After Dave Chappelle threw himself overboard the USS Hollywood, he did an interview in which he said, "When a person tells you something's... just business, that means some ice-cold [stuff] might be about" to happen. We can imagine that Toyota, doing everything it can to make its case better in the eyes of the American government and public, called its fellow members of the Alliance of Automobile Manufacturers to let them know "Don't take what we're about to do personally..."
With a daily torrent of difficult and unflattering news about the domestic auto industry flowing out of media outlets everywhere (Autoblog included), many General Motors dealers are crying out for a national advertising campaign to stem the tide of negativity.
Talk about looking for silver linings. Matt Vella of BusinessWeek takes Toyota's one million vehicle recall and turns it on its ear. Public relations expert Mark Hass of Hass MS&L points out that recalls don't carry the stigmas they once did. According to Hass, unless automakers attempt to hide pertinent information or defects from a recall, they stand to benefit from good PR by actually being open about problems and dealing with them promptly. A company's promise to service a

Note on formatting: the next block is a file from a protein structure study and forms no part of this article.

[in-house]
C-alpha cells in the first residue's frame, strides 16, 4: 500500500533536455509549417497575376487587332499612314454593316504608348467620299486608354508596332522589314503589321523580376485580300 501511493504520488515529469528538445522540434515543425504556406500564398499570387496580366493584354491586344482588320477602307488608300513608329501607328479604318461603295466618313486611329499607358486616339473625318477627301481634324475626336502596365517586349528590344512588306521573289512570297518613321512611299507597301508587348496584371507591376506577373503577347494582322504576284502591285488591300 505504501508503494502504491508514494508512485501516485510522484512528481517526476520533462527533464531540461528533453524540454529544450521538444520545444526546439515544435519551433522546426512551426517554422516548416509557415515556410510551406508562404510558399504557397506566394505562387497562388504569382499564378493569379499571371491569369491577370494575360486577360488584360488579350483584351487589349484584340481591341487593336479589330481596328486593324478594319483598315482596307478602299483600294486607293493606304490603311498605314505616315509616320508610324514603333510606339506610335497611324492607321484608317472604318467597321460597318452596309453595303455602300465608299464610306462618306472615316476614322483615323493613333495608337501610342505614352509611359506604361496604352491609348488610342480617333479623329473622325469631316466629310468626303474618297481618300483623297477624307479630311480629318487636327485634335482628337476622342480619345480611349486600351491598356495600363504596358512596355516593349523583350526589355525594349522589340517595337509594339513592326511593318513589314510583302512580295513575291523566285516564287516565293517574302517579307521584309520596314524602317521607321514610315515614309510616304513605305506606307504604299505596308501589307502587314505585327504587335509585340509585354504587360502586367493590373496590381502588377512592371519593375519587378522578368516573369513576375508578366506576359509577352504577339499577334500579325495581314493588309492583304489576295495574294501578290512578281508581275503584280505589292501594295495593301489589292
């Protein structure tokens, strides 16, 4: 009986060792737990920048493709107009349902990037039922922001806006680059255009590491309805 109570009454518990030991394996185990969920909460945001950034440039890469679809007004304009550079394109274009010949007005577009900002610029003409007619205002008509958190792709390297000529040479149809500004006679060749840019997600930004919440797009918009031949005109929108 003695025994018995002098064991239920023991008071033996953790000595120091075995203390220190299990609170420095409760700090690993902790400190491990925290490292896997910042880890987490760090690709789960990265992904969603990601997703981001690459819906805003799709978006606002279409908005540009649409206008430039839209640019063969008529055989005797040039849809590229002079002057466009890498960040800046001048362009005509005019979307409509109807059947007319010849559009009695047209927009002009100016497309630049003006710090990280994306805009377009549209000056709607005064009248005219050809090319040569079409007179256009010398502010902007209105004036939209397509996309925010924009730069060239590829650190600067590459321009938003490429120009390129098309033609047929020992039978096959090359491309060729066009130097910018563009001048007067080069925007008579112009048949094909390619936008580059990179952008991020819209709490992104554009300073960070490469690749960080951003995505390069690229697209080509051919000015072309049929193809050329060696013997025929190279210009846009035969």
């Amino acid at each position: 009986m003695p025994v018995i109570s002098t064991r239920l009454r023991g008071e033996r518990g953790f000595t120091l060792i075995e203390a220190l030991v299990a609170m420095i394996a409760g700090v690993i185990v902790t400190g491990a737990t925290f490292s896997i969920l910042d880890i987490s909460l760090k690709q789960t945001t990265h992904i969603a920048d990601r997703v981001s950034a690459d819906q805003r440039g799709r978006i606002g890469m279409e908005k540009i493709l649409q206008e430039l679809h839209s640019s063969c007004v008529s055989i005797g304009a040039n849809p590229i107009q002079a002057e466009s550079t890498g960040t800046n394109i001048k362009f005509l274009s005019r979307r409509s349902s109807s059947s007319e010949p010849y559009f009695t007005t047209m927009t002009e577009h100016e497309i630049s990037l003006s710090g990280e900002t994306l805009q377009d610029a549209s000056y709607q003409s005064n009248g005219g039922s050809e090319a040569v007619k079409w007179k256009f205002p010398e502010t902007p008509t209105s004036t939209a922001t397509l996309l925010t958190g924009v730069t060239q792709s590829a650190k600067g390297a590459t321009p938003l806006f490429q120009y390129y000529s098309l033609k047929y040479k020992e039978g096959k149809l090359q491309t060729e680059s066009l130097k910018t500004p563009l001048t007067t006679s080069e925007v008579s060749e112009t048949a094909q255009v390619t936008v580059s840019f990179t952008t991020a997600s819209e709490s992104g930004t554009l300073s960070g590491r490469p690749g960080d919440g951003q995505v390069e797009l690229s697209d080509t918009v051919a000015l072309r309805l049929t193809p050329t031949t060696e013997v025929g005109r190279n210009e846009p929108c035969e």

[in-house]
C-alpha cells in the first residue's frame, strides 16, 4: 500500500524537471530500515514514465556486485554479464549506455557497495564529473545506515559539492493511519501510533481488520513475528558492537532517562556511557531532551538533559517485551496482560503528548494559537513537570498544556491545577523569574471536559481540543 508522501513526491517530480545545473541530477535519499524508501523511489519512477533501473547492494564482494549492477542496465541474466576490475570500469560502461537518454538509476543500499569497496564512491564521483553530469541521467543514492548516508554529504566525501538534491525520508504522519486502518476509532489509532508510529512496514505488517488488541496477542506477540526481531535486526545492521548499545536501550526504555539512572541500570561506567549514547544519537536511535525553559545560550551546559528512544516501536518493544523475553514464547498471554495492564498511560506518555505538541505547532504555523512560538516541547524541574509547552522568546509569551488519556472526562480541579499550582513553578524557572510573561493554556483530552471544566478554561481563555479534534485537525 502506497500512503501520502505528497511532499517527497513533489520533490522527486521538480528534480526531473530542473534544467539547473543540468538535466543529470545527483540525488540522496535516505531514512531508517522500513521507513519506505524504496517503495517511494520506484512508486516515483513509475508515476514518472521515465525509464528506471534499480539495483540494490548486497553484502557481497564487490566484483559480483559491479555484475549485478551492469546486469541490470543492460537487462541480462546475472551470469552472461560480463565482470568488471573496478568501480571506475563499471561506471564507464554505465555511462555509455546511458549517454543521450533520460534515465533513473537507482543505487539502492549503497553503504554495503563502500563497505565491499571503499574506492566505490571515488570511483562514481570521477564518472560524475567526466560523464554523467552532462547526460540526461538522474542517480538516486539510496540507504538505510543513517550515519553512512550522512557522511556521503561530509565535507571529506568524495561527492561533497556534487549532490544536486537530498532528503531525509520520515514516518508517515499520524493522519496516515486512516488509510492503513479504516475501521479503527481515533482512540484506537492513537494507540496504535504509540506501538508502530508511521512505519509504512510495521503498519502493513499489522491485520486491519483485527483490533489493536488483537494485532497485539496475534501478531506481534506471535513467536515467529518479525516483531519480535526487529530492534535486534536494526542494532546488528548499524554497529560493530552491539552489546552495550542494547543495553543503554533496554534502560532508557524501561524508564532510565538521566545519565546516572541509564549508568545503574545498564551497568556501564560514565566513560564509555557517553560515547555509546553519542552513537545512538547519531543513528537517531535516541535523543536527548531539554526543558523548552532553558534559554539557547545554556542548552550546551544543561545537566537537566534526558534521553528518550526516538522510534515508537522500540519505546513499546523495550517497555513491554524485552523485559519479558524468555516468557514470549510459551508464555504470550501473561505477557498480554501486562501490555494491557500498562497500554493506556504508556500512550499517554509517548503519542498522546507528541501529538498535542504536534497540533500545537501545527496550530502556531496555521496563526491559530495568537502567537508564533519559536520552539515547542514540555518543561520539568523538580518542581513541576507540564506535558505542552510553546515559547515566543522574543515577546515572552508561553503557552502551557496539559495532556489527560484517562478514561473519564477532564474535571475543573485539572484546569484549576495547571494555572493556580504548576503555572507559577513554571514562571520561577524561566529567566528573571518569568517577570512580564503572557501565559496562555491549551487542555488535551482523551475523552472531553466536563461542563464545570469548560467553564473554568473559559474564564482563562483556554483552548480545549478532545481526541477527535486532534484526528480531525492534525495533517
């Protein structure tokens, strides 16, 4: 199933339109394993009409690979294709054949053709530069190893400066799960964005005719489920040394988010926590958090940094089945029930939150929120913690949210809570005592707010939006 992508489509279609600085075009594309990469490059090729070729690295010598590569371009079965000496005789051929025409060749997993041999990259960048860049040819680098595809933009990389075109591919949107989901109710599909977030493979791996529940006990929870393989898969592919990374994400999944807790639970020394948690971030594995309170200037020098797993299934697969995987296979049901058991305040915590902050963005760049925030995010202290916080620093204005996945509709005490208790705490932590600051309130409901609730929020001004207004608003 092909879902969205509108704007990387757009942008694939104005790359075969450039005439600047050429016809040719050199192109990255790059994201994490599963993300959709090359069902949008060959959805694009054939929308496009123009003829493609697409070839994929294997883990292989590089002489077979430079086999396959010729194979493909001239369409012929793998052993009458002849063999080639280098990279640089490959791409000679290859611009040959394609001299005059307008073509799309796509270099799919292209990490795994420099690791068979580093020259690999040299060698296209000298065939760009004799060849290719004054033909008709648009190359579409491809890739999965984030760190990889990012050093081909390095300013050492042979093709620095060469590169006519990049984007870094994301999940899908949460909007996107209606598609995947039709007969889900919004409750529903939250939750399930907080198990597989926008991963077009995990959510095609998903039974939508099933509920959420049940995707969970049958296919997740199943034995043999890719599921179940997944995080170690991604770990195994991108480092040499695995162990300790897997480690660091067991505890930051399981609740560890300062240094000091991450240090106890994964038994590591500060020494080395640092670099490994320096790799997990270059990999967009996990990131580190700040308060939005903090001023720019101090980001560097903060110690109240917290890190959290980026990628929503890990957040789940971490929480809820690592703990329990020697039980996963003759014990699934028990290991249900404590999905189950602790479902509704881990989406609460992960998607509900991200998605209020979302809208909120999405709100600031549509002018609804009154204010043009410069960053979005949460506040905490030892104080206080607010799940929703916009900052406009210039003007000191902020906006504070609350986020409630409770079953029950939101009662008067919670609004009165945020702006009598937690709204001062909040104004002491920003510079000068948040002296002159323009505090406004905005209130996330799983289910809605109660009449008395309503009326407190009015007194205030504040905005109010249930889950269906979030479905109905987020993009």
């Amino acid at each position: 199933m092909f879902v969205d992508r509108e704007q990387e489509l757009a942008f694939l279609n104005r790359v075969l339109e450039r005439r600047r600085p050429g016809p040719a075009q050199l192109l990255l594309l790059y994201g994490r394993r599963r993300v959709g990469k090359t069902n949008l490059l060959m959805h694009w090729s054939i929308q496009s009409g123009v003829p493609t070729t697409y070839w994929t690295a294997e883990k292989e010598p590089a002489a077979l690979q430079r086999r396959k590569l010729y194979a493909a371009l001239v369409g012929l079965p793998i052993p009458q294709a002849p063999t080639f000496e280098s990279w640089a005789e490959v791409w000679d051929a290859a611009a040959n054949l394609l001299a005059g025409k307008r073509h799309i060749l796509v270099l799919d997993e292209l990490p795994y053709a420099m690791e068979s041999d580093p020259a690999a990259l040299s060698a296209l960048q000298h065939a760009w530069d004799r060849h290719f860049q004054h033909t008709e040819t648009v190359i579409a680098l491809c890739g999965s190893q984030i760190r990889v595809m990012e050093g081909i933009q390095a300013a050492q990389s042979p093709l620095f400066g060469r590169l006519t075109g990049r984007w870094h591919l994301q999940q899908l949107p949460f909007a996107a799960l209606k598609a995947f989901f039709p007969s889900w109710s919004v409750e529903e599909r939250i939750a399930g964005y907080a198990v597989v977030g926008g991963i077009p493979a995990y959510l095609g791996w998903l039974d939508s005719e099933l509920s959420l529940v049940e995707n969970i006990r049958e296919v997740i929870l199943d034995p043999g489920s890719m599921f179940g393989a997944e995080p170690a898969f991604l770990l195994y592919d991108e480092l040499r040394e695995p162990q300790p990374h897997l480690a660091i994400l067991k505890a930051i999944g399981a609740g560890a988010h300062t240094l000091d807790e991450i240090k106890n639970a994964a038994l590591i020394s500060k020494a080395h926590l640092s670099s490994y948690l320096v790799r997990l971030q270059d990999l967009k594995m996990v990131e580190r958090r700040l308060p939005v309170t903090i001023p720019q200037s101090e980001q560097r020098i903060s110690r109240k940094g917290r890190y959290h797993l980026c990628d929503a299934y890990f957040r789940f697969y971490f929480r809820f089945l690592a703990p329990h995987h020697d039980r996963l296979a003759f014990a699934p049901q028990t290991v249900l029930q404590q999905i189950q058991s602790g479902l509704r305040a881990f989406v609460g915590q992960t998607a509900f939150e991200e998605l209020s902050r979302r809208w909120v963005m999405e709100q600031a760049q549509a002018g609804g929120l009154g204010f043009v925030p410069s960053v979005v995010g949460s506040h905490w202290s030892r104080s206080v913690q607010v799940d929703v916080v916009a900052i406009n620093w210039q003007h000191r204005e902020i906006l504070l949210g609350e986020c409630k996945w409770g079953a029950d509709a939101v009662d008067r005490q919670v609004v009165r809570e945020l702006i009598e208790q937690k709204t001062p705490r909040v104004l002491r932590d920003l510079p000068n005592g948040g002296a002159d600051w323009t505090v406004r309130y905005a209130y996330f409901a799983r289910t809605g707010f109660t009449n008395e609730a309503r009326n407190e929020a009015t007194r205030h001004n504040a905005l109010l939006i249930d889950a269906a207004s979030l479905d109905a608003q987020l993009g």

Thursday, former secretary of labor and current NPR Marketplace contributor Robert Reich claimed in an American Prospect Online article that he had been approached by a General Motors' public relations representative with a monetary offering, in exchange for the financial pundit's endorsement of GM's employee buyout plan. Richard Strauss, head of Strauss Radio Strategies (the PR firm in question), denies Reich's claim, referring to it as "an honest misunde